No link seen between kinesiophobia, disability in older women with low back pain
Investigators of this study found kinesiophobia, as evaluated with the fear avoidance beliefs questionnaire, in women who were at least 60 years old and had low back pain did not correlate with disability.
Researchers identified 459 women with new episodes of low back pain. Women with severe diseases and visual, hearing and mobility losses and cognitive dysfunction were not included in the study. Investigators evaluated kinesiophobia with the fear avoidance beliefs questionnaire (FABQ) and functionality was evaluated with the Roland-Morris questionnaire and gait speed. A hierarchical linear regression model was used to perform statistical analysis. The VAS score was also used to assess the intensity of low back pain.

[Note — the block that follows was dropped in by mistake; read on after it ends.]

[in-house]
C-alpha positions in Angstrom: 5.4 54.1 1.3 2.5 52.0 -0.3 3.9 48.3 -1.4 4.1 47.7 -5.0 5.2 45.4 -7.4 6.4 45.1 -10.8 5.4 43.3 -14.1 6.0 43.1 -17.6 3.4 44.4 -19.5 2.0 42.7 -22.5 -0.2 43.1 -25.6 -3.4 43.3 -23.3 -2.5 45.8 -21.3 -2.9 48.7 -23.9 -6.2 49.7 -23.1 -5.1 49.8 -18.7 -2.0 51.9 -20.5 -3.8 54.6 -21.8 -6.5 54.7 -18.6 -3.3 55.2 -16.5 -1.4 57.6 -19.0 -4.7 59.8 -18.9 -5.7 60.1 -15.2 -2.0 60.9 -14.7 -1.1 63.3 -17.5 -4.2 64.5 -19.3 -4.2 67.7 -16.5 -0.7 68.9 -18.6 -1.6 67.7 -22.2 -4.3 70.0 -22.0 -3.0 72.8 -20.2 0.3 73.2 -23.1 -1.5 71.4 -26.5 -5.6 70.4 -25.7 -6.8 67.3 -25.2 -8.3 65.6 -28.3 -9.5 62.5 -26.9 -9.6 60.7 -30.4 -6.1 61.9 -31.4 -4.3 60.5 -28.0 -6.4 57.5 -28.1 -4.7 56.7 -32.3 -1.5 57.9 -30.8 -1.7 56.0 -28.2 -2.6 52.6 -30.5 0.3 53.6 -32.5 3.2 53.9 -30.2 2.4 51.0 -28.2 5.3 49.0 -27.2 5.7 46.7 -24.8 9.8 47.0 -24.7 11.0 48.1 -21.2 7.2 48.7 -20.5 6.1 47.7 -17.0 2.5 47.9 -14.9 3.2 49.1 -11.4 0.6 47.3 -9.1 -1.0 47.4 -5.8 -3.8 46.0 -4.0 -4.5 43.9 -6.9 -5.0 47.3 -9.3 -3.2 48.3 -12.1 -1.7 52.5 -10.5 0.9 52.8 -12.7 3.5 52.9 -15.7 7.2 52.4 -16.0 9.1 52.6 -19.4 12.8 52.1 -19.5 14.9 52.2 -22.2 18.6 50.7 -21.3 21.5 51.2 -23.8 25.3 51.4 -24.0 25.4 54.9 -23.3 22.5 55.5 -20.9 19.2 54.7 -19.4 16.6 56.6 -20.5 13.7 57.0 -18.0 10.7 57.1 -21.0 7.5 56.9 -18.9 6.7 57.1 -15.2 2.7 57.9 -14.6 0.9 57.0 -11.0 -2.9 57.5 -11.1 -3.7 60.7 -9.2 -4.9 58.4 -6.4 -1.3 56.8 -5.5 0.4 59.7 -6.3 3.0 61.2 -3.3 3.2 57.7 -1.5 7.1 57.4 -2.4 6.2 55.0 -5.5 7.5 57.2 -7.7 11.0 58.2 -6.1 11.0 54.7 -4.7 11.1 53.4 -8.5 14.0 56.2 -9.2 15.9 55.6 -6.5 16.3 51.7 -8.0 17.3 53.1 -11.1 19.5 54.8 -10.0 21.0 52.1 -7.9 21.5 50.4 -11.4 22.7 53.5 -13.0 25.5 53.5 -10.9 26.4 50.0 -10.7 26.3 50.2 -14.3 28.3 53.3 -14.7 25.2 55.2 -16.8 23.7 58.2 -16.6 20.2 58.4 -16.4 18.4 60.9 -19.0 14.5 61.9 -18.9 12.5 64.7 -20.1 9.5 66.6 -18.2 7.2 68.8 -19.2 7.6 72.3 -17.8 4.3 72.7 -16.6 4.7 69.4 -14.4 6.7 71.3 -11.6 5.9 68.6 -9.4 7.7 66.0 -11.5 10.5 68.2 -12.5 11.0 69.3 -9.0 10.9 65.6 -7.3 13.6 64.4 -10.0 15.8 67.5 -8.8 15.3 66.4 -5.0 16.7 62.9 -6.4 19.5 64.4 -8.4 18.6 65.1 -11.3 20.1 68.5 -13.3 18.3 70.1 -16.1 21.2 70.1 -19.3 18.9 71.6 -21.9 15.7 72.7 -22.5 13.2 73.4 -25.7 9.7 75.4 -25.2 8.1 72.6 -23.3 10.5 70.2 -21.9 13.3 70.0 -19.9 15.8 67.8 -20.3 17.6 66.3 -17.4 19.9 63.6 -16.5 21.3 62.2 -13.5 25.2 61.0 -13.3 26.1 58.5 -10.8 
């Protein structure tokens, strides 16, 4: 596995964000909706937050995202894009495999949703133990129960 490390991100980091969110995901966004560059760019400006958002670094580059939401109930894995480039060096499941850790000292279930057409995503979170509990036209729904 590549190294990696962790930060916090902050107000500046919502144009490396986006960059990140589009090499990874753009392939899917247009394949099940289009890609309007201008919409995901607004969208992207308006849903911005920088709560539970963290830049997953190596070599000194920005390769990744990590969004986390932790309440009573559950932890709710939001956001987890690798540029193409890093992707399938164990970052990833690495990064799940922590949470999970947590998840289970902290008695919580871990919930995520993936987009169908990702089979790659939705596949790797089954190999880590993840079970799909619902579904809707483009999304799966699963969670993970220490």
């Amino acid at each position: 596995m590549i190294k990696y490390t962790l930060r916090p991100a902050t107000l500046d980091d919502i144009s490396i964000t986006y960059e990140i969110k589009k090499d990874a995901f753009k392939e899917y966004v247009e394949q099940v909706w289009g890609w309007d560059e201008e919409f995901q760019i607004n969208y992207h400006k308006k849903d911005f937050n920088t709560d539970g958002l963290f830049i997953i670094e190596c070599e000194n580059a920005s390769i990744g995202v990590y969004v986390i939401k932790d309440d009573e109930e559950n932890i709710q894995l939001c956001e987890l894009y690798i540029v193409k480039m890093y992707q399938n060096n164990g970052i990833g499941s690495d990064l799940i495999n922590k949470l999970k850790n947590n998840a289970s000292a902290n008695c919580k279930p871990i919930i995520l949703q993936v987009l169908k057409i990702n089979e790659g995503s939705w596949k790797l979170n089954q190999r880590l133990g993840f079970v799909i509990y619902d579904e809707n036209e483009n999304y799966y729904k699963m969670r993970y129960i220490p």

Findings showed most of the women were obese, had moderate low back pain and had a score above the cutoff point of 14 points on the FABQ physical subscale. Investigators noted patients also had a score of less than the cutoff point of 14 for the Roland-Morris questionnaire and had good gait speed test results.
According to researchers, the significant predictors for Roland-Morris questionnaire scores and gait speed test outcomes were BMI and VAS score. Investigators noted because the FABQ physical subscale was included, the additional predictive value was 0.1% with the Roland-Morris questionnaire. For the gait speed test, it was 0.2%. ‒ by Monica Jaramillo
Disclosure: The researchers report no relevant financial disclosures.